Celebrating our mental wellbeing
Posted 10th October 2021
It’s World Mental Health Day on 10th October – an annual event that raises awareness of mental health issues across the globe and mobilise efforts in support of mental health.
Looking after mental health is just as important for people as looking after physical health and with the challenges of the COVID-19 pandemic over the past 18 months it’s even more essential.
Many of us felt isolated and lonely during the lockdowns but some of our residents told us they appreciated living in retirement community because they had neighbours close by who would look out for them. We heard lots of stories of people shopping for their neighbours or organising online quizzes to keep people occupied.
As we are moving through the pandemic and life appears to be getting back to some normality, here are some tips for improving your mental wellbeing:
Take some exercise – getting out for some fresh air even if it’s just around the garden or local area can be a real tonic. If you are lucky enough to live near a park, woodlands or the beach even better, but wherever you live, taking a stroll can perk up your mood.
Listen to music – listening to your favourite music can instantly take you to a happy place and research suggests that music can stimulate the body’s natural feel good chemicals. It can help energise mood and provide an outlet for us to take control of our feelings. Music can even help us work through problems in our lives.
Read a book – spending an afternoon lost in the pages of a book is one of life’s great pastimes, helping us forget what may be going on in our lives and transporting us somewhere new and exciting! Reading is also renowned for reducing stress, making your brain stronger and reducing symptoms of dementia.
Be sociable – Being sociable has many health benefits, including less risk of depression and a longer life span. A study highlighted in Harvard Health Publishing also found that older adults who interacted with people beyond their usual social circle of family and close friends were more likely to have higher levels of physical activity, greater positive moods, and fewer negative feelings.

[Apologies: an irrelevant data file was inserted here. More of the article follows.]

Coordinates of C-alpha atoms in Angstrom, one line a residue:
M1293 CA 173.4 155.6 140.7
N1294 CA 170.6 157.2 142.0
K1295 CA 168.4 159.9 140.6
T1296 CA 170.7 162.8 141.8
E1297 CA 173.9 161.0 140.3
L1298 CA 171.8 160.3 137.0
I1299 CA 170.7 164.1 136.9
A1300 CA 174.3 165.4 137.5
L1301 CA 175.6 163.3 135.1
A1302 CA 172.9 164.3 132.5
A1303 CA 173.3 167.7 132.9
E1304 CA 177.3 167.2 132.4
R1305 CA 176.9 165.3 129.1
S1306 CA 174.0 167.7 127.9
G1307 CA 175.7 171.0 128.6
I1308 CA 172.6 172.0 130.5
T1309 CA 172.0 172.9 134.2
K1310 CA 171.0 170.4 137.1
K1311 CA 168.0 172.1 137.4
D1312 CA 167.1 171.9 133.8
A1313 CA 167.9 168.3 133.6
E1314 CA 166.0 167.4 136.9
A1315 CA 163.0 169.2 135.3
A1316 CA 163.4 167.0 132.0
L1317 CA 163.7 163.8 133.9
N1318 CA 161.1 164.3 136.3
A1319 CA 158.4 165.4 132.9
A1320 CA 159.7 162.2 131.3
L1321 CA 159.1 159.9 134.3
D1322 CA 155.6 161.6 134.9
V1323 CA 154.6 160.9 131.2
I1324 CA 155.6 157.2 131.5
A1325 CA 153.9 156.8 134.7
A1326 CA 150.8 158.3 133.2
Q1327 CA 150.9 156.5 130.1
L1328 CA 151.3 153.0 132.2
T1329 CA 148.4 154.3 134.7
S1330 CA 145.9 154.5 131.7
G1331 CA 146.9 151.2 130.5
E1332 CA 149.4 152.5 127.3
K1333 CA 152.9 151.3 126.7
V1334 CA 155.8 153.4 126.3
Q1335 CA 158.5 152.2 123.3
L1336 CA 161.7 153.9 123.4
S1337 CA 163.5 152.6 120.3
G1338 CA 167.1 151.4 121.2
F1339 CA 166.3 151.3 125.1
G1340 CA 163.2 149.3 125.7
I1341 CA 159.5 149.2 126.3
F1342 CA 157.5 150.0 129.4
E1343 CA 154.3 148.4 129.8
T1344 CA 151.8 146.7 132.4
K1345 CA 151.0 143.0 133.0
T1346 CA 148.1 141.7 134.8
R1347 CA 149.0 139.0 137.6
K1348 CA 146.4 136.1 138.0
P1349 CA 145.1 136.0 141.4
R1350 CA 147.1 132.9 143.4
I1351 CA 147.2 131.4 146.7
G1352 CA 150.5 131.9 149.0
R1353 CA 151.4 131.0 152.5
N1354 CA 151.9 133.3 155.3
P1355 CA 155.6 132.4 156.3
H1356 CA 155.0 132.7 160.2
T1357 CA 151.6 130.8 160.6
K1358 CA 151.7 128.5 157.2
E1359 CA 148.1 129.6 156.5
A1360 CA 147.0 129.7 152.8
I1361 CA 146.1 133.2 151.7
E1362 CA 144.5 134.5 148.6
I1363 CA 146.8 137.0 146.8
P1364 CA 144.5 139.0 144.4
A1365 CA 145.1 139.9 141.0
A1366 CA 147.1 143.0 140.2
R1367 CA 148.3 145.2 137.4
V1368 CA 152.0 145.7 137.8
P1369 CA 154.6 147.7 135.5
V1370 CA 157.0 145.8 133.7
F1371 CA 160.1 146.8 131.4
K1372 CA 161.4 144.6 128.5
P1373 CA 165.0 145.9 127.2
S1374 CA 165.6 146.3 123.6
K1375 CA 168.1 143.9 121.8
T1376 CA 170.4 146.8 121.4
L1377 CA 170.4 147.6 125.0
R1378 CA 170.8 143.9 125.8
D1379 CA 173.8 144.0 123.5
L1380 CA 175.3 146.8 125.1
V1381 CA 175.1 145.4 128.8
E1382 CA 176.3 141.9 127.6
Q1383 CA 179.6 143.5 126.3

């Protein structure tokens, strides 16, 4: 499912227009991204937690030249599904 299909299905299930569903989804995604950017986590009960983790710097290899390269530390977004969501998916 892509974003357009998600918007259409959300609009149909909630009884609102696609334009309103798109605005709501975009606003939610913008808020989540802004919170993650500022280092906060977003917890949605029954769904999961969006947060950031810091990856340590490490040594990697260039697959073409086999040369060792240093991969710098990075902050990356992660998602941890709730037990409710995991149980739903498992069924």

Make use of online resources – there are a plethora of online resources to help people with their mental wellbeing. For instance the NHS offers mental wellbeing audio guides for people to listen to privately to help deal with feelings such as anxiety or low mood.
They have a five steps to mental wellbeing guide too which includes being physically active, learning new skills, mindfulness and connecting with other people, plus links to other useful resources.
For older people living in a dedicated retirement community can be great for mental wellbeing. For many of our residents especially those that live alone being part of a ready-made community of people was the key attraction to moving into their development.
Our friendly retirement developments encourage people to be sociable as most have communal areas, such as lounges and gardens, and may organise activities such as coffee mornings and fish and chip suppers as well as outings to local attractions.
People of course have the choice whether to get involved or not, but for most knowing there are options for making new friends is a big plus.
Also, the fact our developments have an emergency Careline facility in each apartment and a house manager on site during the day is reassuring and helps with people’s mental wellbeing. We also have a welfare officer should our residents need additional support.
If you think a retirement community sounds like a great place to live why not get in touch? Our friendly team can guide you through all aspects of renting with us; including the processes and costs and what life in a retirement community is really like.
Please give us a call on 01823 793420 or email: email@example.com